When I’m travelling, I like to read something ‘escapist’; something I wouldn’t cry about if lost en route.
So, I took my copy of Nineteen Minutes with me recently to Cairns, Brisbane and Melbourne – don’t get the envies, I was travelling for work; though I did enjoy the warm weather at the beginning; Brisbane was really cold!
The novel, which echoes the Columbine High School ‘massacre’ in 1999, employs Picoult’s trademark, successful formula:
- Highlight an issue – access to guns and the impact of bullying
- Set the scene for a debate
- Introduce a set of characters who are likeable, but flawed
- Canvas their relationships and tensions
- Build to a courtroom drama finale
Maybe the issue – of a teen high school killer who wipes out ten kids and wounds 16 more – did not have enough shades of grey. However bullied he might have been (and he was), nothing in the plot or characterisation quite justifies the slaughter he perpetrates.
Maybe the relationships between characters were too forced? And, maybe the characters overall, weren’t likeable enough?
Is it feasible that the judge and the midwife become firm friends and then, without further discussion, fall out over the issue of family gun policy? Is it stretching probability that the prosecuting detective ends up in bed with said judge?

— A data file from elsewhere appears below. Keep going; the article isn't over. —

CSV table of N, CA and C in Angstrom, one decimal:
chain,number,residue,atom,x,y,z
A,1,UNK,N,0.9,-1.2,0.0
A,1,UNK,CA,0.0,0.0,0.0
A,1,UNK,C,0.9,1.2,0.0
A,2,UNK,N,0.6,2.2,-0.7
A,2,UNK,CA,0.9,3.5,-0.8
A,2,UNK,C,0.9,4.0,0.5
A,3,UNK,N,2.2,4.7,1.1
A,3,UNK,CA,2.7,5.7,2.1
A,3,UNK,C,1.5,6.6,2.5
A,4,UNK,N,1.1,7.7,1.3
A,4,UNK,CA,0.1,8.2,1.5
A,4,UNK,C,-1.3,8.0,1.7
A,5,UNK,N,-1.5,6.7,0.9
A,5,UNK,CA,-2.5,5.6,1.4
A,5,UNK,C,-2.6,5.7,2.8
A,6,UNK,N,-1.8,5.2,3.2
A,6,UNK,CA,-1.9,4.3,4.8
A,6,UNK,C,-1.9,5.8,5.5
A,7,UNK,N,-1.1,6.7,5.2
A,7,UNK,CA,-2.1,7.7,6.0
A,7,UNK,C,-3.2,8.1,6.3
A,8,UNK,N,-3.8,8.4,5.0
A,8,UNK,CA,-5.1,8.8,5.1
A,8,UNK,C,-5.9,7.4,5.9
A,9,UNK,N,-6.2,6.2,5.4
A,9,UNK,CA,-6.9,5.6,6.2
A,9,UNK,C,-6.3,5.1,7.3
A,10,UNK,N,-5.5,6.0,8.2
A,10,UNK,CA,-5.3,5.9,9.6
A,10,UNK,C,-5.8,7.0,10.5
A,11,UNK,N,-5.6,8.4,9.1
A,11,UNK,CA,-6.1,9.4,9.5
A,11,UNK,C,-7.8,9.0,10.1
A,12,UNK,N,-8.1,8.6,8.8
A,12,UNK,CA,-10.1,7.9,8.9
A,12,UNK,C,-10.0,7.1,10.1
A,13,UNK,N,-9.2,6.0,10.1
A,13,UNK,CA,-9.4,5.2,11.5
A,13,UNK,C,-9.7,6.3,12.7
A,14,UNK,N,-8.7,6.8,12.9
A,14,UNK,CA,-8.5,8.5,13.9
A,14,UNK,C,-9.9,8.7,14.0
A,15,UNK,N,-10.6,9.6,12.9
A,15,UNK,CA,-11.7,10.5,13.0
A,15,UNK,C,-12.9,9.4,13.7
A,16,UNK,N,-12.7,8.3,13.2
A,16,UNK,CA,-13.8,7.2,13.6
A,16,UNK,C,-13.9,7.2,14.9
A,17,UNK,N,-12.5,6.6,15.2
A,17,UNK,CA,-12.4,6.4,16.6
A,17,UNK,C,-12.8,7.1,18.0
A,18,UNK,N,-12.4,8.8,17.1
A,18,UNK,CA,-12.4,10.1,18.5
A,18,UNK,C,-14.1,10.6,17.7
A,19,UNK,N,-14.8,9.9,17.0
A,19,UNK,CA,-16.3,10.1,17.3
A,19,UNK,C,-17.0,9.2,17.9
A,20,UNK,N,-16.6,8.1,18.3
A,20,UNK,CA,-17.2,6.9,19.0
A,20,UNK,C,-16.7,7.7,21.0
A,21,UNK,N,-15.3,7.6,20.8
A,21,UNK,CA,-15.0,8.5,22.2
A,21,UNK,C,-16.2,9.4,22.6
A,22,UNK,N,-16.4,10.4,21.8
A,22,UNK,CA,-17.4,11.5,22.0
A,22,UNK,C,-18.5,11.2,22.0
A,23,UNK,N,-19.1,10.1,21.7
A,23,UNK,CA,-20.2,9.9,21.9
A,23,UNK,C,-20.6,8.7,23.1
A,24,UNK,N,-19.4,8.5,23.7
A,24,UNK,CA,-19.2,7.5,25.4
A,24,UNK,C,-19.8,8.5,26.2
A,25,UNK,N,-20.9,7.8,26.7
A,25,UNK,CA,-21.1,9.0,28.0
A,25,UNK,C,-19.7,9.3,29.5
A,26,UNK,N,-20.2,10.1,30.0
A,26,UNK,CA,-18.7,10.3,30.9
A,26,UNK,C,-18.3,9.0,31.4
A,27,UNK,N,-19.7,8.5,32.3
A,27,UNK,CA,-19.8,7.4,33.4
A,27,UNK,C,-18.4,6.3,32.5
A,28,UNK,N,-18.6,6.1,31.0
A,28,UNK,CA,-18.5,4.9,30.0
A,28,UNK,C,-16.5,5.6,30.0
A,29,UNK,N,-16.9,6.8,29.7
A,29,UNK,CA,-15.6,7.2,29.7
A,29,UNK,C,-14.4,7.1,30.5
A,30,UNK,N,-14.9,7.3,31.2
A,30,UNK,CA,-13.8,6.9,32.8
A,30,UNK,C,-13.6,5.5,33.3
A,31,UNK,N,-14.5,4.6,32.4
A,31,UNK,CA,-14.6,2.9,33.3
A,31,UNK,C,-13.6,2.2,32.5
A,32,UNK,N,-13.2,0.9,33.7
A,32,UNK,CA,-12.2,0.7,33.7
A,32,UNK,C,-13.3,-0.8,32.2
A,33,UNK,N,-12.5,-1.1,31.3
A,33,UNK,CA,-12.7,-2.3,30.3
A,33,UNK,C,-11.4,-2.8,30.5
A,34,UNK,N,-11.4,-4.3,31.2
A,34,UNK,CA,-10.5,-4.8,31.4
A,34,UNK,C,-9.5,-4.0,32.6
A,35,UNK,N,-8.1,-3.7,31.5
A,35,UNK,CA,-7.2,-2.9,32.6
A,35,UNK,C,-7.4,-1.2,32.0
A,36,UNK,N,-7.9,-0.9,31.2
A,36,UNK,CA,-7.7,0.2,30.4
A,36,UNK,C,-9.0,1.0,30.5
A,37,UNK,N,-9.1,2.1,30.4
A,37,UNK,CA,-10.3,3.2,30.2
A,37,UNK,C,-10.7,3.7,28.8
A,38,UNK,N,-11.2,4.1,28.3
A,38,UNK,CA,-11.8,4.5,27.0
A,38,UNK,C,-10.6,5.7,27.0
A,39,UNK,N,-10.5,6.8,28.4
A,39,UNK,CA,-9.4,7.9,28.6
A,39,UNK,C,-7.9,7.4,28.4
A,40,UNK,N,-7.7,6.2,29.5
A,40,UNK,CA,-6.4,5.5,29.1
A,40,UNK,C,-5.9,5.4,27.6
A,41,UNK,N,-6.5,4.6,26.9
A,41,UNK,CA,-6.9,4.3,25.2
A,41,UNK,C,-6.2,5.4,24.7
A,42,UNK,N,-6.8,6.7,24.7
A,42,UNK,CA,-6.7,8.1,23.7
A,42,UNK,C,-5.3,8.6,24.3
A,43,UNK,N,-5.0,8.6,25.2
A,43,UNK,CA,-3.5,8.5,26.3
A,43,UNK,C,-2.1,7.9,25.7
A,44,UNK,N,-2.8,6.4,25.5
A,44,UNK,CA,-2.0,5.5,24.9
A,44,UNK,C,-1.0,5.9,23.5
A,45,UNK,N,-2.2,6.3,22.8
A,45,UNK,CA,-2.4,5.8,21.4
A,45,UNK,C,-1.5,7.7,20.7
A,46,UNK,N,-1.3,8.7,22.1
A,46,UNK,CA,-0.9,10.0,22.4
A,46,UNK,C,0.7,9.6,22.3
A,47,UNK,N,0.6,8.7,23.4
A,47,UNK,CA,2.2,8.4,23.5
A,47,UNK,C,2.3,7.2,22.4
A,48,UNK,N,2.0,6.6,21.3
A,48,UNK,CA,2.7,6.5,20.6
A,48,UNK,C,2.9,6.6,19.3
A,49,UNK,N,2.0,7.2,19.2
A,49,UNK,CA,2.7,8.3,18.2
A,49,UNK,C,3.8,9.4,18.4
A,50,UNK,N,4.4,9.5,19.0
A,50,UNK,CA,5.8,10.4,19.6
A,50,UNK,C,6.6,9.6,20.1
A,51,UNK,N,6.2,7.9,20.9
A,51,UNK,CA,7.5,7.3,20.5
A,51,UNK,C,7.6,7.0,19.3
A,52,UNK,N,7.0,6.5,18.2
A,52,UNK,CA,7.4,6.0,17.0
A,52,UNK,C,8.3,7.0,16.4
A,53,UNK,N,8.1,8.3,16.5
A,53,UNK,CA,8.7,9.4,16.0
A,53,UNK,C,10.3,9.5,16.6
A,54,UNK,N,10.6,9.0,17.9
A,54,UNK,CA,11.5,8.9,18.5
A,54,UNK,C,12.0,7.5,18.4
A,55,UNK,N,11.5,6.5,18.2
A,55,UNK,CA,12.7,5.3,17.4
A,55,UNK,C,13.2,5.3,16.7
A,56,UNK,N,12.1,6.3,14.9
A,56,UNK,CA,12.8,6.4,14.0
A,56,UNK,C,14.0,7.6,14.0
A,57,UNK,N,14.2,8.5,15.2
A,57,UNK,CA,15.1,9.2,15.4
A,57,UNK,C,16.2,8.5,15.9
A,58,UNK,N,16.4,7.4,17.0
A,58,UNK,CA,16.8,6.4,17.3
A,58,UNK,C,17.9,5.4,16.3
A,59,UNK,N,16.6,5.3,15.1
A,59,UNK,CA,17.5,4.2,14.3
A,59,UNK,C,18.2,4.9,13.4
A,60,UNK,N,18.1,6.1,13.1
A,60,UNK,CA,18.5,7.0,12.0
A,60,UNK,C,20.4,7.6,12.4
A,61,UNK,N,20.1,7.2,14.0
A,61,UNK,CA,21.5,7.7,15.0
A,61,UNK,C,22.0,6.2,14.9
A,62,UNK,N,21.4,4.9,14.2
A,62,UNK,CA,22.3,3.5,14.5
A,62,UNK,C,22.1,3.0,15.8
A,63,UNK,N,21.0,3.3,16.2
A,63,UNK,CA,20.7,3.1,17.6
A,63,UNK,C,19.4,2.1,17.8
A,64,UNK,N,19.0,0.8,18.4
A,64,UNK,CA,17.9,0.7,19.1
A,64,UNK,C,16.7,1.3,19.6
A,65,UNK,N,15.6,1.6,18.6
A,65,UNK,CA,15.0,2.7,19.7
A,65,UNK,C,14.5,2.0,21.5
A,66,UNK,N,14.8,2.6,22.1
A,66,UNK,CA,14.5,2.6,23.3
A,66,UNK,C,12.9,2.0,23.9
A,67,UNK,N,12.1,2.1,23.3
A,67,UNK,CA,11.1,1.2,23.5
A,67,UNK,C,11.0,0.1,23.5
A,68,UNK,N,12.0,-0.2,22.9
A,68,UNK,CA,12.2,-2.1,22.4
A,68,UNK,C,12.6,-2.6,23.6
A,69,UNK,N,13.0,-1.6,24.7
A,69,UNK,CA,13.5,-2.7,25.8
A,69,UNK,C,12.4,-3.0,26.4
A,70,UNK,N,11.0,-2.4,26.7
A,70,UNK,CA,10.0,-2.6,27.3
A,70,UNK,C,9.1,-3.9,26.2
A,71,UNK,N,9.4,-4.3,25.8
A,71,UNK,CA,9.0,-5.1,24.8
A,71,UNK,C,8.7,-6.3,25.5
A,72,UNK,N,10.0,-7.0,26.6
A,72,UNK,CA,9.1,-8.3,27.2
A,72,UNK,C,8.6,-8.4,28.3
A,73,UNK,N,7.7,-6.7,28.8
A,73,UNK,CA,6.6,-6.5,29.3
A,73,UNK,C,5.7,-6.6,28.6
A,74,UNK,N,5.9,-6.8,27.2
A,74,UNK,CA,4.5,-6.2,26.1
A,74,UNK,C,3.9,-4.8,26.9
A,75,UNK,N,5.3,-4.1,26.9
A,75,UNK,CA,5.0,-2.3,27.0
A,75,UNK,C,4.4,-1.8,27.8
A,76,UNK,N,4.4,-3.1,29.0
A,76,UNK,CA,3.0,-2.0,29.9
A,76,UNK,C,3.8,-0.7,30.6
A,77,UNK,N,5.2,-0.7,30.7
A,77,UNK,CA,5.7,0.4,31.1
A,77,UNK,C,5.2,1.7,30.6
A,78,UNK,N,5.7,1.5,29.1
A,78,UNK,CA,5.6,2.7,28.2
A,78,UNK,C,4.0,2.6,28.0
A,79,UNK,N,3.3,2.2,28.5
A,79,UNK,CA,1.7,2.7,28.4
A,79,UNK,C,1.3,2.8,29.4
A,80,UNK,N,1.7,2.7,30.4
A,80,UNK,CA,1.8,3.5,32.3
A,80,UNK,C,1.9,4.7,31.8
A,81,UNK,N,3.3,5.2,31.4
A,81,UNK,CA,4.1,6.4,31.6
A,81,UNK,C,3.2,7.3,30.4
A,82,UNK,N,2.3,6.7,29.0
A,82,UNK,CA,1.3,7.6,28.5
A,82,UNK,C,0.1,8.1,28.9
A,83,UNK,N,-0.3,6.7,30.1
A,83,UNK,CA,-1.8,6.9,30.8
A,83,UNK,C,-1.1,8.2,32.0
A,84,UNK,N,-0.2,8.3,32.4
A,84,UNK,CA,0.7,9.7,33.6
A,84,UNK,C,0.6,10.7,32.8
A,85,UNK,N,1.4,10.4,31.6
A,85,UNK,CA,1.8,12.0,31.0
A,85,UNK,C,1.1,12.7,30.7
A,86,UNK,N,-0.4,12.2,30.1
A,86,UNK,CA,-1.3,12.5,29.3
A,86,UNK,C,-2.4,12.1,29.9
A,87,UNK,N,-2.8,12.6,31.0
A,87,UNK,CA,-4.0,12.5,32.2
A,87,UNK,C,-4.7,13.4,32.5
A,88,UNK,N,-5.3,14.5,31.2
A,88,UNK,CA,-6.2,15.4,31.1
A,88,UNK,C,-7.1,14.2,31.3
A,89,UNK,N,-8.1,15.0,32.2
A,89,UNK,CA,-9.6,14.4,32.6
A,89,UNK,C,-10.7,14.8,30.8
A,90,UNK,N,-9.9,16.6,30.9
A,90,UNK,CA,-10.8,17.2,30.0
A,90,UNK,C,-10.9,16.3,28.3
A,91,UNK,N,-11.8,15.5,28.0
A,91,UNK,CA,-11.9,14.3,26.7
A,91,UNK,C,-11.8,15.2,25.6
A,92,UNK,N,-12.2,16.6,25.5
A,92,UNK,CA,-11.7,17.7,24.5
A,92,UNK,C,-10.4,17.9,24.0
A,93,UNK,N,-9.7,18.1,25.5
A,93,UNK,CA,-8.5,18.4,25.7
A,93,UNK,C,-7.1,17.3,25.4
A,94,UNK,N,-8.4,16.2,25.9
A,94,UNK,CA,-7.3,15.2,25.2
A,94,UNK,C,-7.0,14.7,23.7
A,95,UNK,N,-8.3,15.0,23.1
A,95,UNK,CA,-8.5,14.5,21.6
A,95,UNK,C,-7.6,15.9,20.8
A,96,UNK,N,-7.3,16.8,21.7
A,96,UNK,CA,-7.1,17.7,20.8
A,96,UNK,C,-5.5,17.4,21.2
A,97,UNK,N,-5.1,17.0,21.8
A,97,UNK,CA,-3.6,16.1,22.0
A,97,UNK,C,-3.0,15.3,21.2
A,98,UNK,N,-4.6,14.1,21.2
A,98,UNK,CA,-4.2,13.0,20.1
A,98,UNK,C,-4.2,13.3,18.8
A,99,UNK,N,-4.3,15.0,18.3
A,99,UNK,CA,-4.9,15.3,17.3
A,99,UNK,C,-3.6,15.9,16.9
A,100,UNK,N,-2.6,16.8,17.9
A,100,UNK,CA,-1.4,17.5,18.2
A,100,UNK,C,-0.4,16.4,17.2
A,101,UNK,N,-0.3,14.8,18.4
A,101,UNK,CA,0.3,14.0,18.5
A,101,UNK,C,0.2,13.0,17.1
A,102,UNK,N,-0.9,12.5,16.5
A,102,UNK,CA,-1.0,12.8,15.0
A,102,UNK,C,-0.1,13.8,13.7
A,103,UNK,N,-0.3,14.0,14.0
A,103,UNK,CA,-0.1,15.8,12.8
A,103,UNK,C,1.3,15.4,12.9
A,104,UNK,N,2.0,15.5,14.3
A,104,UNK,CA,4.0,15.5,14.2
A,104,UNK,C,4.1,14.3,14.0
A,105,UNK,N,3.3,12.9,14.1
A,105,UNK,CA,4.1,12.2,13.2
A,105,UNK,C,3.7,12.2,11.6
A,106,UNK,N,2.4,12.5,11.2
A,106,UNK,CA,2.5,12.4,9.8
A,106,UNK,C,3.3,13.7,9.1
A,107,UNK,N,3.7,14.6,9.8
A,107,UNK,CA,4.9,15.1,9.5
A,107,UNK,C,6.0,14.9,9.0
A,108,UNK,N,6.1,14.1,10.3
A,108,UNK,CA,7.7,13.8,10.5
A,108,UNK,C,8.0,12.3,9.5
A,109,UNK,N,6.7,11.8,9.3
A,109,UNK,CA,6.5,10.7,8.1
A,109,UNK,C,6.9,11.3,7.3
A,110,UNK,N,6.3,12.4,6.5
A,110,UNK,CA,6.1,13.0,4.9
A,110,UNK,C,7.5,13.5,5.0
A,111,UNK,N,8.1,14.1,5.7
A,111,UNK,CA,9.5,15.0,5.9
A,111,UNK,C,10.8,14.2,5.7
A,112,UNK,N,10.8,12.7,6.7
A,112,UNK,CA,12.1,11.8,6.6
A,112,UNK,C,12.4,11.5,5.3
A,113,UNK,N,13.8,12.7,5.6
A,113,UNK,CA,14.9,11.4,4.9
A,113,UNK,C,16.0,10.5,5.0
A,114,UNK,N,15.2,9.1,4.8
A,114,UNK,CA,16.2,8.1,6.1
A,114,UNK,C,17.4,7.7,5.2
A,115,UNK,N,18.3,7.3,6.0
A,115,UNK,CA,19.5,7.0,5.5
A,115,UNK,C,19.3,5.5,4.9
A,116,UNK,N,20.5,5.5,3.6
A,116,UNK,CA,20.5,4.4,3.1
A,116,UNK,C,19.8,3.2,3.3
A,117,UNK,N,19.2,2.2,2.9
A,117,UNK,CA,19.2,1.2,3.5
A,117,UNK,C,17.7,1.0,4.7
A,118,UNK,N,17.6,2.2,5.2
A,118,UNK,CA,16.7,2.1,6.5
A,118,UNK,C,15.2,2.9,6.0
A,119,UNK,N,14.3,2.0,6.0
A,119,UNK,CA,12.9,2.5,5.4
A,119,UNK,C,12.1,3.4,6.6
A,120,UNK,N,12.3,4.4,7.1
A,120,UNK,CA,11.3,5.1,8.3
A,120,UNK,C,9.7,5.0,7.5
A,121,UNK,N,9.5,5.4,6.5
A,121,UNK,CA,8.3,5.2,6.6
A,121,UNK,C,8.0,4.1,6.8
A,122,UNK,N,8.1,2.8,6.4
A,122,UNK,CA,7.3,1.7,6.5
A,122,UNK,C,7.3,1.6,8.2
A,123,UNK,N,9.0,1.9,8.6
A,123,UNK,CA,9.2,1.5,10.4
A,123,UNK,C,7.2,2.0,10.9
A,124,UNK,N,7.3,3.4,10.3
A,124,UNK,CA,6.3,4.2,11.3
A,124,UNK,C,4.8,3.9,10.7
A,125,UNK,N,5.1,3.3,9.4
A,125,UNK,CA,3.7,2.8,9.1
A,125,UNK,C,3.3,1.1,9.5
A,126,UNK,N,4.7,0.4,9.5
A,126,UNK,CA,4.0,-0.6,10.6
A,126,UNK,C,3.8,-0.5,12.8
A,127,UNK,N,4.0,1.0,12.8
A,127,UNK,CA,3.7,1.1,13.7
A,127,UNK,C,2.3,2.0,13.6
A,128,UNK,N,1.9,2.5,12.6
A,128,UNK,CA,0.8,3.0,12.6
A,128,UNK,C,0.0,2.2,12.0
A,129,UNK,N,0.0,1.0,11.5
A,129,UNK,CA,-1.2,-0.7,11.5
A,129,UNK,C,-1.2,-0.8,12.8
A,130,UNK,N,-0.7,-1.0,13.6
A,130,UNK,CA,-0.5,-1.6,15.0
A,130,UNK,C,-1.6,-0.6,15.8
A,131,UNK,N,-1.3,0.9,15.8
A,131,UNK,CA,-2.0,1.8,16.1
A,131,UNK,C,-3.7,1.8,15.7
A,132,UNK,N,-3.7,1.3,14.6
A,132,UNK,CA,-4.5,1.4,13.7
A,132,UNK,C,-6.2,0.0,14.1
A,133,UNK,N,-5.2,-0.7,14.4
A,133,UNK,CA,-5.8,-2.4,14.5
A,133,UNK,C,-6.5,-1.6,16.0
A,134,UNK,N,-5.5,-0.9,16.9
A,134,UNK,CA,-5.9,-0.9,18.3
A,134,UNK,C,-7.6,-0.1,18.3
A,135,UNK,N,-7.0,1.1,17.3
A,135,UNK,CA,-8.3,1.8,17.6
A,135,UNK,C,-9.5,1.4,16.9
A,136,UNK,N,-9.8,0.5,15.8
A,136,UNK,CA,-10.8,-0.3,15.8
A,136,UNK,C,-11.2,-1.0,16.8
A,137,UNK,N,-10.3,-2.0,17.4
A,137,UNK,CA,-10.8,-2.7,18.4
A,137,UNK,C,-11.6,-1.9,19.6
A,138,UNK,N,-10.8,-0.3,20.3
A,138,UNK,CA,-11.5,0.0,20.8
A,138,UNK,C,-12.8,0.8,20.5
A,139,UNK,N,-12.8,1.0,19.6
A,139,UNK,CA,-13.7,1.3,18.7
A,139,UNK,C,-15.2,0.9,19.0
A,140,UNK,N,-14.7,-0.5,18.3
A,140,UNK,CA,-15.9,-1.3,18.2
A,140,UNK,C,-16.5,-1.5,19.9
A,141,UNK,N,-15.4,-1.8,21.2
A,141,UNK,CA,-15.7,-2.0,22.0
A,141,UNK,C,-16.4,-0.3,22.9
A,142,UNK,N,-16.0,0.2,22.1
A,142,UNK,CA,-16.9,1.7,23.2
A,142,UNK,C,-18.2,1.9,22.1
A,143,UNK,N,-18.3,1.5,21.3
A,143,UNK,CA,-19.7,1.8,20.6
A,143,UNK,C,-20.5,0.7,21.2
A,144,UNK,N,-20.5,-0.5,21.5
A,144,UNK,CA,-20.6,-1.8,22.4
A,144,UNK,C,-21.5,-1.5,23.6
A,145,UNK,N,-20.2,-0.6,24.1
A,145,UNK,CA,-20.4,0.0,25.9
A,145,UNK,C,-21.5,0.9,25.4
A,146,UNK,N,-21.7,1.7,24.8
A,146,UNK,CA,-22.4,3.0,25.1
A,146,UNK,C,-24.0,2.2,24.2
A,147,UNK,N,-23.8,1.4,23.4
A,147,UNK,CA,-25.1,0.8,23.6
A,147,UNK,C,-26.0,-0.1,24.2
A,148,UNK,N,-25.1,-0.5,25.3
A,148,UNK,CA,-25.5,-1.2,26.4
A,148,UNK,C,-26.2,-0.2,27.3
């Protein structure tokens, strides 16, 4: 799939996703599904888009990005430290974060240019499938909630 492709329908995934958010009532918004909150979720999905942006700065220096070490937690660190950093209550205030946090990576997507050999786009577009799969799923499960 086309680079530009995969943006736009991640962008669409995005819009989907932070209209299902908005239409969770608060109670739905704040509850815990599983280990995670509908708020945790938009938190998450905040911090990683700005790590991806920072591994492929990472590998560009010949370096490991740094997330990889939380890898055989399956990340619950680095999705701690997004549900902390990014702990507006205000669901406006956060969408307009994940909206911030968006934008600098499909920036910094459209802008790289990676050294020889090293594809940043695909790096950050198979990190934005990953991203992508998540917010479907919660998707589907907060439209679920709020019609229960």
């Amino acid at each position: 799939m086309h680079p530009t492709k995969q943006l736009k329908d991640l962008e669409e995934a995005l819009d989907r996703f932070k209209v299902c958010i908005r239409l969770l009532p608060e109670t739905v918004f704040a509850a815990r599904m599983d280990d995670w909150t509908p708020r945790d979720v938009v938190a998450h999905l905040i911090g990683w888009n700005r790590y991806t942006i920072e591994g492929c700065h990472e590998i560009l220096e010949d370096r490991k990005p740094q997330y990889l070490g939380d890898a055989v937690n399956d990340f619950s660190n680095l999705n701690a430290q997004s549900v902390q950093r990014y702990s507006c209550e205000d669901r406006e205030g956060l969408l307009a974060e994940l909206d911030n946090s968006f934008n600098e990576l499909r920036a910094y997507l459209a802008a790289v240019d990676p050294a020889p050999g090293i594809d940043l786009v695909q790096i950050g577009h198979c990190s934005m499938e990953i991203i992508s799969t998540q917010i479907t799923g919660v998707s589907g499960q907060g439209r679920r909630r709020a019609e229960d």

Maybe the inevitable Picoult-style sting in the tail – when it turns out that more than one person had their hand on the trigger – is insufficiently explained?
So, does this mean I didn’t enjoy the book? No, engagement and detachment are two sides of the literary coin and experienced readers slip in and out of total absorption and critique quite comfortably; that’s the trick we want younger readers to acquire.
I might try something with a bit more weight next though, so I can linger in the engrossed phase longer.